It's a good idea for EPA to act
Q: Given the gridlock in Congress over the climate bill, is the Obama administration's fallback strategy to let EPA regulate greenhouse gas emissions a good idea?
Since the EPA has no choice but to regulate greenhouse gases, and could come under serious legal fire if it does not, it is a good idea for EPA to act. The Supreme Court decided in Massachusetts v. EPA that the agency had two options: either determine that greenhouse gases are not a danger to human safety, or do something about them. So what is the best way for Administrator Lisa Jackson to proceed?
To start with -- command-and-control regulation should be kept to a minimum. Instead the agency should use market-based mechanisms as much as possible. This will prove wise in either of the two possible congressional scenarios. First, if an economy-wide cap-and-trade bill is enacted, the EPA's regulations will be easily integrated into then new system, avoiding unnecessary costs for businesses.
On the other hand, if Congress does not manage to pass comprehensive climate legislation, EPA will have selected the most effective and efficient options to fill their legal mandate to curb greenhouse gases. Economists largely agree that it is more efficient to allow companies to decide how best to comply with new rules -- market-based mechanisms both obtain better results and are less burdensome for businesses.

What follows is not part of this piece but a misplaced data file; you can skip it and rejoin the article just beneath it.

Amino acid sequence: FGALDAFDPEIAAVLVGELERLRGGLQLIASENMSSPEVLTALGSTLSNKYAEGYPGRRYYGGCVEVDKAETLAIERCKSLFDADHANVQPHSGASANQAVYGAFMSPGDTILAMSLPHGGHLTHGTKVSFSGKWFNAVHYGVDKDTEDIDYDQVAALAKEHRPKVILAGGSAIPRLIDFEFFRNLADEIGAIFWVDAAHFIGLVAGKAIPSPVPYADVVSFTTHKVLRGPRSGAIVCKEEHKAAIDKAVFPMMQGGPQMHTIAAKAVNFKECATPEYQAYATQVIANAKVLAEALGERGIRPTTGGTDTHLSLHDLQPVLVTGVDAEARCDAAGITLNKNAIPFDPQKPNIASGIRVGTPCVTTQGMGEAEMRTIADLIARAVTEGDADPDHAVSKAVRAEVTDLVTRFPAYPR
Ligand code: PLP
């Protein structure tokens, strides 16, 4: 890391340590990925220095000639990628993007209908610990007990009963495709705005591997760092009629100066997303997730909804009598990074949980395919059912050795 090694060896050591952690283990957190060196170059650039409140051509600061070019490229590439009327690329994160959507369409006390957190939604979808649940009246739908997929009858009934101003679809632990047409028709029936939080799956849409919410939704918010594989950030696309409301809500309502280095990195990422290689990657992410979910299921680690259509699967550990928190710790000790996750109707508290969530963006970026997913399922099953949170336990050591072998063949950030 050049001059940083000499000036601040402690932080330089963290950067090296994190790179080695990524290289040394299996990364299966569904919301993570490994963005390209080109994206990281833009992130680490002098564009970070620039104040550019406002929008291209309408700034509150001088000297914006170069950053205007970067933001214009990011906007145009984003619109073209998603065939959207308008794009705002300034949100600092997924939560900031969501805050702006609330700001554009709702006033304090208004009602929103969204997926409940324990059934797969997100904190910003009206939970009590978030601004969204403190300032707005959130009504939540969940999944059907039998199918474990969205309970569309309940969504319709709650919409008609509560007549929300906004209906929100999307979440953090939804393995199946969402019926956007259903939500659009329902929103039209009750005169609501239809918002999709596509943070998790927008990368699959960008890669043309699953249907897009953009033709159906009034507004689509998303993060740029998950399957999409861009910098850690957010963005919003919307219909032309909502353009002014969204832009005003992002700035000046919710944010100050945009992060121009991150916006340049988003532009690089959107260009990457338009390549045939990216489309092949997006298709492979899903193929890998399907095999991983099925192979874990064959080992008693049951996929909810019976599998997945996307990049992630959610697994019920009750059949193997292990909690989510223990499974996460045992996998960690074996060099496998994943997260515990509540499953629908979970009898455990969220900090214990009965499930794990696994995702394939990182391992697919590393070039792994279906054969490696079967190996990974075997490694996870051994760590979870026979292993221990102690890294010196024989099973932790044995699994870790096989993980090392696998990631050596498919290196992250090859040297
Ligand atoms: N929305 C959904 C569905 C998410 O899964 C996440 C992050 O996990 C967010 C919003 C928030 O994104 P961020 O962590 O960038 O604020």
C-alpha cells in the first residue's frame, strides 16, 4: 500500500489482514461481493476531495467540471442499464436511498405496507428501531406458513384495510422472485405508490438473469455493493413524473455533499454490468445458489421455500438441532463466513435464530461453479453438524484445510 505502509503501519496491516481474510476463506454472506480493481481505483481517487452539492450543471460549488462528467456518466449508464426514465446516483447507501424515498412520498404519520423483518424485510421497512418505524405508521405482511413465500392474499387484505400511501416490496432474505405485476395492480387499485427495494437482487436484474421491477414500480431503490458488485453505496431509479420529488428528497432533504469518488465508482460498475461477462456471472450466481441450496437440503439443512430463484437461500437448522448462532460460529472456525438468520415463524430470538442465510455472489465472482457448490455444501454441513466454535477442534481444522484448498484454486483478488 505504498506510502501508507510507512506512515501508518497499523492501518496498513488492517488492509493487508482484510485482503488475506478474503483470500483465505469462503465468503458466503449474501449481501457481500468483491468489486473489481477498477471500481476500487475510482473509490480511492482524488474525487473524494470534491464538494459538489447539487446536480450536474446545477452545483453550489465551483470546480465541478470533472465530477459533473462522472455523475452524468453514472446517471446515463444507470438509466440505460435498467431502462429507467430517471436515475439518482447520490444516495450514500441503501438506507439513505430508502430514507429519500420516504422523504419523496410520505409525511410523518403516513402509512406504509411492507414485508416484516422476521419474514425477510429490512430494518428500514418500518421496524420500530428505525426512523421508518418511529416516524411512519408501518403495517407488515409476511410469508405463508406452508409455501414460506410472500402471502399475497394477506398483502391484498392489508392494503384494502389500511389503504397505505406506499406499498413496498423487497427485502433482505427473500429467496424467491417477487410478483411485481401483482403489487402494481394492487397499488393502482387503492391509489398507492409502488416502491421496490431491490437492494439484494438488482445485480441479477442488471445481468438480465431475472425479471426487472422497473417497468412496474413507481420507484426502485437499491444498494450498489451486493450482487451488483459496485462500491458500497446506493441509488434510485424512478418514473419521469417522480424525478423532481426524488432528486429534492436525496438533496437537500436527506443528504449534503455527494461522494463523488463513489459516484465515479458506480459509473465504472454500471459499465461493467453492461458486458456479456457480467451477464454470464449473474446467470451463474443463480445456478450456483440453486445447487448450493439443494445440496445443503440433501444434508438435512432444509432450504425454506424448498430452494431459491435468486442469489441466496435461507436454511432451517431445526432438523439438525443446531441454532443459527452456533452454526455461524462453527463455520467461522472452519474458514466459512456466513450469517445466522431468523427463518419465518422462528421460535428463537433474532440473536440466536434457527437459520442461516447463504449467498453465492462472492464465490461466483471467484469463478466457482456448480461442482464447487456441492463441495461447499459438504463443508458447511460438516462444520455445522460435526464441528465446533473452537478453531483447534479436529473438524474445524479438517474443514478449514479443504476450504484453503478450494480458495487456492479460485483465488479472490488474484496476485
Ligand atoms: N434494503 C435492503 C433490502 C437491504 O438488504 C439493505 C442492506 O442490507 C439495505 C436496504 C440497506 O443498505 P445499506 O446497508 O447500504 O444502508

Thus far EPA has taken more of a command-and-control route, announcing strengthened CAFE standards for automobiles earlier this year. These regulations were legally required -- there was no clear cap-and-trade alternative that would have complied with the law -- and in moderation, these types of regulations are a helpful start. But the agency should be wary of moving forward with too many rules like this. They are simply not the best long-term solution to address climate change -- clearly a long-term problem.
One interesting side-note is that the Massachusetts v. EPA decision was handed down in 2007, giving the Bush Administration plenty of time to refute the science of climate change. It seems a fair assumption that if they could have done so, they would have. That they didn't -- and instead ran out the clock for their time in office -- is strong evidence that science is, in fact, hard to deny.